I was approached by an associate who asked if I needed anything.  I identified myself as a fellow Microsoft employee and he asked me what team.  Silverlight, I told him.  Immediately he knew what that was and replied that he’s learning it right now coming from the Flash world as an animator.  Wow.  A retail clerk knowing Silverlight?!  We chatted about he Zune HD as I’d not seen them yet (one locked up on me while playing with it, which was weird). 

Microsoft Store laptop sales (dell adamo)I wandered around and was amazed at the laptop availability from all the major players: Dell (man that Adamo is sweet), Toshiba, HP, Sony, Acer, Lenovo, etc.  And all form factors: huge touch screens to netbooks.  I’m not sure how well they are priced, but the 13” Adamo was listed there at $1400.  Based on the sales figures I heard from one employee on the first day laptop sales, they were clipping along really well – people are actually buying stuff there!  I couldn’t tell for sure, but it looked like the machines purchased in the store were decrapified.  At least on the Dell’s I messed around with, the typical crapware was not installed – could have been a demo station thing, not sure and I didn’t ask.  The presentation of the machines and Windows 7 was well done though.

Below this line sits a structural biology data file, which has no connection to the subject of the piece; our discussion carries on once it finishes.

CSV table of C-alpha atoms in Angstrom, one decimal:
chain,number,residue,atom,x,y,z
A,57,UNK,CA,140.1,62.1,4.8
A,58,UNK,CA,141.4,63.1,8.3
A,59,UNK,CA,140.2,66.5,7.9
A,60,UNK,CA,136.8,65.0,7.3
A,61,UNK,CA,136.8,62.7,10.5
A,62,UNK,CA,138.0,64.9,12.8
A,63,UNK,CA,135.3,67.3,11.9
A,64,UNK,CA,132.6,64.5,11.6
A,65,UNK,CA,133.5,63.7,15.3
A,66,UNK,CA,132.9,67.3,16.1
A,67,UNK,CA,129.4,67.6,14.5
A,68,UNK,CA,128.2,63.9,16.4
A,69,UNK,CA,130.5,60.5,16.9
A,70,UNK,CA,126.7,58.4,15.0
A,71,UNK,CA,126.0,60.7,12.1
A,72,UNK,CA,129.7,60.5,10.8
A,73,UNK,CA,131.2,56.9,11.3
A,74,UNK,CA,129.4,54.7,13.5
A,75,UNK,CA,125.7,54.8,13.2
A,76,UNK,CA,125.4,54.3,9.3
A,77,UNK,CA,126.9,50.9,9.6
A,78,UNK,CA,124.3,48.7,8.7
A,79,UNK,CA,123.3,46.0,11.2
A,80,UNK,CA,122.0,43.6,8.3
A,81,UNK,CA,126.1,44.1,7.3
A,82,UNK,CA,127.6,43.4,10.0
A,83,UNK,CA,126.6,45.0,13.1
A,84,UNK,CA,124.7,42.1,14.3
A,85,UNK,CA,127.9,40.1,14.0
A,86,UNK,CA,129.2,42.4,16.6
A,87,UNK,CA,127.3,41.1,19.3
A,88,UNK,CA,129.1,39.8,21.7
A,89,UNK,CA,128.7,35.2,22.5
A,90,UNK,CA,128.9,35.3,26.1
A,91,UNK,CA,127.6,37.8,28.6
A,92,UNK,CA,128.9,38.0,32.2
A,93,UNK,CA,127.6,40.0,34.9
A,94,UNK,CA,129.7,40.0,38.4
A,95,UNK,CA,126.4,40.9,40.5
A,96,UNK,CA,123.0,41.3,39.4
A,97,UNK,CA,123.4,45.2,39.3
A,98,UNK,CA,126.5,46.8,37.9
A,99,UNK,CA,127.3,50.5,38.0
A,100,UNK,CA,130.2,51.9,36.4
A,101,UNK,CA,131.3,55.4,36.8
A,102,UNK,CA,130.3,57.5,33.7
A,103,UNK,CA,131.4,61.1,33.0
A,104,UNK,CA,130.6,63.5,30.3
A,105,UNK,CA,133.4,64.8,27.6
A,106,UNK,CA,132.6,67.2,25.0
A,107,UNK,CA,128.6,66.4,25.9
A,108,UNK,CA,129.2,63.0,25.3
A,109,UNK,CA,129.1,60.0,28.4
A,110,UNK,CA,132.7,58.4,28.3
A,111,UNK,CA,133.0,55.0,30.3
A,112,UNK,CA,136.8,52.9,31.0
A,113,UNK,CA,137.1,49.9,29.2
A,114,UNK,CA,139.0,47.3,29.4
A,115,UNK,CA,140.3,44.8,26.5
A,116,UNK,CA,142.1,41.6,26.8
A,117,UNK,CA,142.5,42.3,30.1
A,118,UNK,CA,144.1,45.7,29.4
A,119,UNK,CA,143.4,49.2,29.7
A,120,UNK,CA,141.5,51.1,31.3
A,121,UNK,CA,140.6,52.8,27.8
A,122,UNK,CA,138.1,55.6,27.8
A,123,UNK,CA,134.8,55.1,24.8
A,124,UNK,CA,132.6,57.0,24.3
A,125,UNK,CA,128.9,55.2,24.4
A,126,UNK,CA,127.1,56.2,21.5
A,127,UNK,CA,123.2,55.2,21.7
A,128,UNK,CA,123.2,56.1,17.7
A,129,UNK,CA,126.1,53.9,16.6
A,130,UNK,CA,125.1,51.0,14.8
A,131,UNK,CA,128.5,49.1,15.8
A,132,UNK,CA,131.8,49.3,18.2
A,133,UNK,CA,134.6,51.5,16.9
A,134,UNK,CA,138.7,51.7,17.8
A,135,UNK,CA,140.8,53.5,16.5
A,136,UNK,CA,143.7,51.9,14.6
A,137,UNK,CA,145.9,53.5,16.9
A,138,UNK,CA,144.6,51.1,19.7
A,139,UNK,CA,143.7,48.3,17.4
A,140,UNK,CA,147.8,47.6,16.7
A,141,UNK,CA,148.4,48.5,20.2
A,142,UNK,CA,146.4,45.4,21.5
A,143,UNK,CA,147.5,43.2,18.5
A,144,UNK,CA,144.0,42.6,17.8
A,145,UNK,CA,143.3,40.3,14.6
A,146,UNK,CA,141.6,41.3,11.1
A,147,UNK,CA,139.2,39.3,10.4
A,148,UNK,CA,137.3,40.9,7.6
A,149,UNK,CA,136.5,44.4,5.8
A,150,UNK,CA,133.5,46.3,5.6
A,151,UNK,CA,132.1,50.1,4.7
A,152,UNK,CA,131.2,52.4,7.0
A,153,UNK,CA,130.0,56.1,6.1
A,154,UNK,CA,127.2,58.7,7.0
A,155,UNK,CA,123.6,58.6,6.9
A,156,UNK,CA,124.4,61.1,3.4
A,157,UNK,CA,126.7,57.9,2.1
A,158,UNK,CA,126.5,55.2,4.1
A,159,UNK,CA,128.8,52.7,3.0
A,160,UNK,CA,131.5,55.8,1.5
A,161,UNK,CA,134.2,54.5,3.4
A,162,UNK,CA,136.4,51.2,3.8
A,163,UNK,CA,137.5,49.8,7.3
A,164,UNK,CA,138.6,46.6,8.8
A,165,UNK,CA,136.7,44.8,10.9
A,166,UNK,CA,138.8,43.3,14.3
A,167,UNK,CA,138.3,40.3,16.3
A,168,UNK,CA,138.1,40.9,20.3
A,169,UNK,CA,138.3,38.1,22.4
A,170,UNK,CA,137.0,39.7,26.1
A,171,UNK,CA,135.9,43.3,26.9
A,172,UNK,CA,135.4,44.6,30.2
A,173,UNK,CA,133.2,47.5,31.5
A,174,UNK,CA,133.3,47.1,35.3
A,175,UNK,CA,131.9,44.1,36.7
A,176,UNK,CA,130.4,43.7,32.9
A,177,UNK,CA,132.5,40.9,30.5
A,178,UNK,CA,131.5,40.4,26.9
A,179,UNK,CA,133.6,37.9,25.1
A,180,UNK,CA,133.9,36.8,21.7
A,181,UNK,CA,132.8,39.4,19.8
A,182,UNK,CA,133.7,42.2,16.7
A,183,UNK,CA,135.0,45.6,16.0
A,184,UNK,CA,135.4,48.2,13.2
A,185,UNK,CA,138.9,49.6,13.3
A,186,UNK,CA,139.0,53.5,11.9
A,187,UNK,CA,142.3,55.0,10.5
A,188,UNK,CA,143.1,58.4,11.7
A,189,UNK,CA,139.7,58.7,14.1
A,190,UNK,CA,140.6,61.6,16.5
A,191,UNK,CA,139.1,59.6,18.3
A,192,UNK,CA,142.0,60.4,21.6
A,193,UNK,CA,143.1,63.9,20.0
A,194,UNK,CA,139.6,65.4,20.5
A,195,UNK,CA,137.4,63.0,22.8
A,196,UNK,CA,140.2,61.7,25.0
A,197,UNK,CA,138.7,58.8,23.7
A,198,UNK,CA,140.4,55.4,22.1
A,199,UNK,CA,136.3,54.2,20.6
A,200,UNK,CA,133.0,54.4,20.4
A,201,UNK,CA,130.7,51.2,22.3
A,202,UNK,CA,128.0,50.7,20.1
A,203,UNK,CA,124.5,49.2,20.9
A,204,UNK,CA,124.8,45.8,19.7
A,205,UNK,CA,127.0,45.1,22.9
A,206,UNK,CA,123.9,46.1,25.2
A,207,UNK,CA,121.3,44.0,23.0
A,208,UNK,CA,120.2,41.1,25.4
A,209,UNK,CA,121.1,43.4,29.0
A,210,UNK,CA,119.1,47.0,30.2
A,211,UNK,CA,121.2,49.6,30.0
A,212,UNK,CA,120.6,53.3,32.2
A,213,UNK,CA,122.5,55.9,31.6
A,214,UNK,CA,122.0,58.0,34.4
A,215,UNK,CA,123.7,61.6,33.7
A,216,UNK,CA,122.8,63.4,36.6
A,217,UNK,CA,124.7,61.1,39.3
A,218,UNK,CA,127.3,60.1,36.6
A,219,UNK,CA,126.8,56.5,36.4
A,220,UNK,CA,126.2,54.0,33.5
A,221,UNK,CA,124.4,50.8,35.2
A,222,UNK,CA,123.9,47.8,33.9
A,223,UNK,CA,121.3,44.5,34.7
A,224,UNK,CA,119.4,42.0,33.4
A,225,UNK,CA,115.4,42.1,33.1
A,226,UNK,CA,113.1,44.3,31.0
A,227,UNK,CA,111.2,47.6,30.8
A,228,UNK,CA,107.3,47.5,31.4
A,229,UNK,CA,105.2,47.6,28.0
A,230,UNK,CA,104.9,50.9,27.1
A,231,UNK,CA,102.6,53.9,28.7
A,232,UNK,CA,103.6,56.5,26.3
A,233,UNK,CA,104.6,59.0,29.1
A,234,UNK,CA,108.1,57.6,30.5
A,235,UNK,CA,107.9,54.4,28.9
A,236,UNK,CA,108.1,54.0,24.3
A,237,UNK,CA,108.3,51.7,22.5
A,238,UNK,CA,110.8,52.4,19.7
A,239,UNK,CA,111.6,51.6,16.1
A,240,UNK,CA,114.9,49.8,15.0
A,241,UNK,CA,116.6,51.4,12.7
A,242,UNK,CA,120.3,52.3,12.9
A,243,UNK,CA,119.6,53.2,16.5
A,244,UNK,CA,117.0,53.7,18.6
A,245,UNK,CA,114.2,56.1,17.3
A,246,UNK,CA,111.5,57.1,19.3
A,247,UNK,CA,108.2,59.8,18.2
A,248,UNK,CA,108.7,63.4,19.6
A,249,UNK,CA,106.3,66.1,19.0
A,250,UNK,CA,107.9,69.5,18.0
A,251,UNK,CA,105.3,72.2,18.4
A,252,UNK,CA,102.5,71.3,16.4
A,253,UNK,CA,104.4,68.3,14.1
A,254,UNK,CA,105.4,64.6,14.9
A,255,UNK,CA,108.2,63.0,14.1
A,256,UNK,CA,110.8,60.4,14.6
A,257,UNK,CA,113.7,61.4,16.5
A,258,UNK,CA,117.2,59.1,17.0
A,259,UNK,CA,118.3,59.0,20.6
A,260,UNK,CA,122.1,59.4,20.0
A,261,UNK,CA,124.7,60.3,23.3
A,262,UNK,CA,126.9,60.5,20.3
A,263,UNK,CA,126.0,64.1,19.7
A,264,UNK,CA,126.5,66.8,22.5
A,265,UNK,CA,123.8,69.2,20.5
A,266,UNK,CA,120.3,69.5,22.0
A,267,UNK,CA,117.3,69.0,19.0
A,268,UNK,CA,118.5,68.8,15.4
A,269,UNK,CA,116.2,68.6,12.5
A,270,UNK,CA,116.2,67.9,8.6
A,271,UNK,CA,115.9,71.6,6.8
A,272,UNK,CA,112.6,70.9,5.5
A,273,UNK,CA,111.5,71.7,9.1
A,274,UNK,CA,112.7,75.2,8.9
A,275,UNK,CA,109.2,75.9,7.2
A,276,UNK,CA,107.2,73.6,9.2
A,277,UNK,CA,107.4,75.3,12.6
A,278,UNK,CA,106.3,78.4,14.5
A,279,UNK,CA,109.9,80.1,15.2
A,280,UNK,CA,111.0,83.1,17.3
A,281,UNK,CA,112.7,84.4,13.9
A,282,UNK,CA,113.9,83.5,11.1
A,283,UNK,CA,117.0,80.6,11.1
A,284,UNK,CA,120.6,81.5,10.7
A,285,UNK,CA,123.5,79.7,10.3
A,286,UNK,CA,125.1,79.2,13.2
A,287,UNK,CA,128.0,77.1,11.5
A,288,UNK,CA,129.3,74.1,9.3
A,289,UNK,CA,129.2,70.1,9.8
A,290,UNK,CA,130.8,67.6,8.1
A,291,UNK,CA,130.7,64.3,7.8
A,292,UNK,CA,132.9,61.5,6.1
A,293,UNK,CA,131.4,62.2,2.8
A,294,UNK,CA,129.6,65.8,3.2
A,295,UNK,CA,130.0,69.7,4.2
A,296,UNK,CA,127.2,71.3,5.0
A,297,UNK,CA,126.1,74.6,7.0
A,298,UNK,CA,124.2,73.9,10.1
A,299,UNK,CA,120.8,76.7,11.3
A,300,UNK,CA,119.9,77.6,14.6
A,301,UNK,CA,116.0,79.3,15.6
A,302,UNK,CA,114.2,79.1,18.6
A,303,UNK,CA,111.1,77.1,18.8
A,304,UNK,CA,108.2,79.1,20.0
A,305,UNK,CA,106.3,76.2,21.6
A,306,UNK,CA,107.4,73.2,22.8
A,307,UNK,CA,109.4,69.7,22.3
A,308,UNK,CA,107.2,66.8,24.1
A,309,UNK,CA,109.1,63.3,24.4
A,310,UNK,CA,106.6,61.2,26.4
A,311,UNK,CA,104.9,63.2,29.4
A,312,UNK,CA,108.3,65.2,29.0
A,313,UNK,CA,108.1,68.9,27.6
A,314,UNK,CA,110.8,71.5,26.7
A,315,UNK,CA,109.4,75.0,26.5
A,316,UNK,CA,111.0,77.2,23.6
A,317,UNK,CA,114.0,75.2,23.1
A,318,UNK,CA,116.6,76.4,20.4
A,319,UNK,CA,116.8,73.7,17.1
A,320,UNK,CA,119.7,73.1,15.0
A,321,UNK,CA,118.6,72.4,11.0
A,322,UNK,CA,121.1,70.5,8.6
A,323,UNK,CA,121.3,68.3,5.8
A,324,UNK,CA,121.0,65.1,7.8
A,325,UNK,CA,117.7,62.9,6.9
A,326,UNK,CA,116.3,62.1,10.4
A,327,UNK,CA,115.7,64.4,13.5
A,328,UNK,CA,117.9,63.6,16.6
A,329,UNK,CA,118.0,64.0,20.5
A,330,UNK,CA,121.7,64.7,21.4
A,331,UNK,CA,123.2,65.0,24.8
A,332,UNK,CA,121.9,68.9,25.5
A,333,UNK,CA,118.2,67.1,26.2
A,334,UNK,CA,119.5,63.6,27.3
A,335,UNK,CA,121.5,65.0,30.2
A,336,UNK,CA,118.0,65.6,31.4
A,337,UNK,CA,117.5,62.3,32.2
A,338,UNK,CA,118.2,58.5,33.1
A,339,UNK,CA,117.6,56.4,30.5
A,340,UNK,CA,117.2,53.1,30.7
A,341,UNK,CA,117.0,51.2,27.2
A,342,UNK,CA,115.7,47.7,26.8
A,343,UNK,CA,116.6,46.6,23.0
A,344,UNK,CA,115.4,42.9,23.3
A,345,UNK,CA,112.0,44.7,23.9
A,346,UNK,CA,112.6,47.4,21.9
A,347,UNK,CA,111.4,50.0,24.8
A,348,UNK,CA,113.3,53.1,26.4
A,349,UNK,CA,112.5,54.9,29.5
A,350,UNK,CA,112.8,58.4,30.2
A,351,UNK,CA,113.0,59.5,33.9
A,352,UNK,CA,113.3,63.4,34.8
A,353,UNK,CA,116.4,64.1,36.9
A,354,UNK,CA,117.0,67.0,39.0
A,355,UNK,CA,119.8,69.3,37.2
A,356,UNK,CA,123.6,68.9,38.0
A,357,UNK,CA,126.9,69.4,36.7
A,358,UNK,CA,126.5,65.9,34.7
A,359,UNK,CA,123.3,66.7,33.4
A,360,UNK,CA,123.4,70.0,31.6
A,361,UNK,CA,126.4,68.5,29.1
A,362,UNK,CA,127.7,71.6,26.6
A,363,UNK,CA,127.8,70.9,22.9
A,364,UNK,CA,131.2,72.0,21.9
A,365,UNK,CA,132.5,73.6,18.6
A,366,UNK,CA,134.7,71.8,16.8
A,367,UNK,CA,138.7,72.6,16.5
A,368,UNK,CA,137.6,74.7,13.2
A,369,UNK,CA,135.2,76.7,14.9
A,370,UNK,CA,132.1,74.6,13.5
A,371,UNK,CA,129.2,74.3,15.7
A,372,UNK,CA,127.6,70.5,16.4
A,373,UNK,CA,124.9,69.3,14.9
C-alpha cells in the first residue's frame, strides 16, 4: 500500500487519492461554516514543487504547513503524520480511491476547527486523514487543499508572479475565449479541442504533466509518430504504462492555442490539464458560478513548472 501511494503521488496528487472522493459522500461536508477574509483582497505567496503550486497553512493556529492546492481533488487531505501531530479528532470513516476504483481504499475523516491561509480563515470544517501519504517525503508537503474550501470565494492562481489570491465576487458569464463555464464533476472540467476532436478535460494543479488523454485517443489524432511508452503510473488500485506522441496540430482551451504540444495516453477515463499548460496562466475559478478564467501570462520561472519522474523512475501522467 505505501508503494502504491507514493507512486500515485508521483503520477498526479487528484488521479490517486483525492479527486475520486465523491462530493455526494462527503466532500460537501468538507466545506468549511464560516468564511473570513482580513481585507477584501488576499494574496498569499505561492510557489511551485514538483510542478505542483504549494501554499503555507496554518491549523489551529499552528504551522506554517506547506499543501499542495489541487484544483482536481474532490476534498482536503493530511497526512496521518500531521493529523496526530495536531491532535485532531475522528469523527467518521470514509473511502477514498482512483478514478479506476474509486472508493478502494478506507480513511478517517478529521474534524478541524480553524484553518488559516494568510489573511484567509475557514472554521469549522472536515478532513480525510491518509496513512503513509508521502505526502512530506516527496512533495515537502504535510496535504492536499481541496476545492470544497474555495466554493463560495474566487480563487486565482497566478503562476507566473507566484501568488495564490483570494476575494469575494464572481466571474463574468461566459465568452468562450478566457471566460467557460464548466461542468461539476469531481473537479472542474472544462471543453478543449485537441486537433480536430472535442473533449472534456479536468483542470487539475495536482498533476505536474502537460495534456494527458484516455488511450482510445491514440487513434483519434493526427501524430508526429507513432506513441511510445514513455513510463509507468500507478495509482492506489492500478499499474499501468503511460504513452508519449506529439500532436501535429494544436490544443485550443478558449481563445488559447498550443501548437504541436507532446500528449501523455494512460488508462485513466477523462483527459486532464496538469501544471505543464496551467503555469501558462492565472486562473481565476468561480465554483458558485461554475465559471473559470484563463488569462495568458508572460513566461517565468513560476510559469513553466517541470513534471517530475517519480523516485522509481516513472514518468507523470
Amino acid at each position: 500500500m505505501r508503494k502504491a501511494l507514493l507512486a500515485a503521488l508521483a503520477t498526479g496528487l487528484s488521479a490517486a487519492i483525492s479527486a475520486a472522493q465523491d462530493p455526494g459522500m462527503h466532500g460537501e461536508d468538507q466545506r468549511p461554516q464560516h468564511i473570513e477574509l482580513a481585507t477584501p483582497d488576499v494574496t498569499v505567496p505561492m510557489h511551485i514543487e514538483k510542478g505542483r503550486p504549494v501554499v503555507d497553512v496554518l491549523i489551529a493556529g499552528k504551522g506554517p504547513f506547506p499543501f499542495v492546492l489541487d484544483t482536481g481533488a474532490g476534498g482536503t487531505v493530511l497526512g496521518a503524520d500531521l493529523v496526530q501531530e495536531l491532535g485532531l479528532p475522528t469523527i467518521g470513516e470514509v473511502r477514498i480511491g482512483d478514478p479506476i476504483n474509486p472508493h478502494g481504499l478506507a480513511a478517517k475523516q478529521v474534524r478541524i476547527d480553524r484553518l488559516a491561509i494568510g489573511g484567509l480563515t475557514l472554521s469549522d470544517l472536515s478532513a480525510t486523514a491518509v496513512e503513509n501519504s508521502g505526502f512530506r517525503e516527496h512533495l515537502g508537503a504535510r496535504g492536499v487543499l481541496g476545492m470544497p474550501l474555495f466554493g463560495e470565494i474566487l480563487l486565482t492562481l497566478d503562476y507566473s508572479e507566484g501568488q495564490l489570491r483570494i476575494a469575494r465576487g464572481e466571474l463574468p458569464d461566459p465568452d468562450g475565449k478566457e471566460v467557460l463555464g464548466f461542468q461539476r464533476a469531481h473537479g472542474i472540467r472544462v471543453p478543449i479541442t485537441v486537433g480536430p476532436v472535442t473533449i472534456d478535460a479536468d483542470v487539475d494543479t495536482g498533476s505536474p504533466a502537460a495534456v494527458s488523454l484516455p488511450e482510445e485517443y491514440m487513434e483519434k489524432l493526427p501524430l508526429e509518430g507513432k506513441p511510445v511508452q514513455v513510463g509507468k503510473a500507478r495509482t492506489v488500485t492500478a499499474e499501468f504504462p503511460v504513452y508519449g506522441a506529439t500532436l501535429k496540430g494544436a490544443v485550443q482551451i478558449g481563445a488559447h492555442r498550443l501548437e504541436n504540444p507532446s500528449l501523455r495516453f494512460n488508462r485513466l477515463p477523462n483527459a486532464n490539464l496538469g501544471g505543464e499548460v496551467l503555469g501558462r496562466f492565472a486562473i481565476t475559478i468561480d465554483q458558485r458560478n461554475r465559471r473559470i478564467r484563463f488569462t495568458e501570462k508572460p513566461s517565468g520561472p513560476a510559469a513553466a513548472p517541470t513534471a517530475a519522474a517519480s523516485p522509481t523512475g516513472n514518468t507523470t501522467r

What amazed me was the conversations being had.  I heard more times from customers Oh, I didn’t know that.  The employees I saw engaging weren’t stumped.  These were very well prepared employees from what I could tell, accurate in information and confident in their replies to customers.  Solid.

Microsoft Store SurfaceSurface was a clear hit in the store.  There were four of them that I could tell, two “standard” ones that you see everywhere and 2 that were encased in a nicer presentation and at chest/bar level.  Perhaps this was so that adults could actually get a use on them.  The two others had a constant flux of kids in them playing the games (they were loaded up with all the demos in the world).  Seeing people interact with Surface was pretty cool – very little instruction needed other than “it’s a touch machine” – and people seemed to find it very intuitive.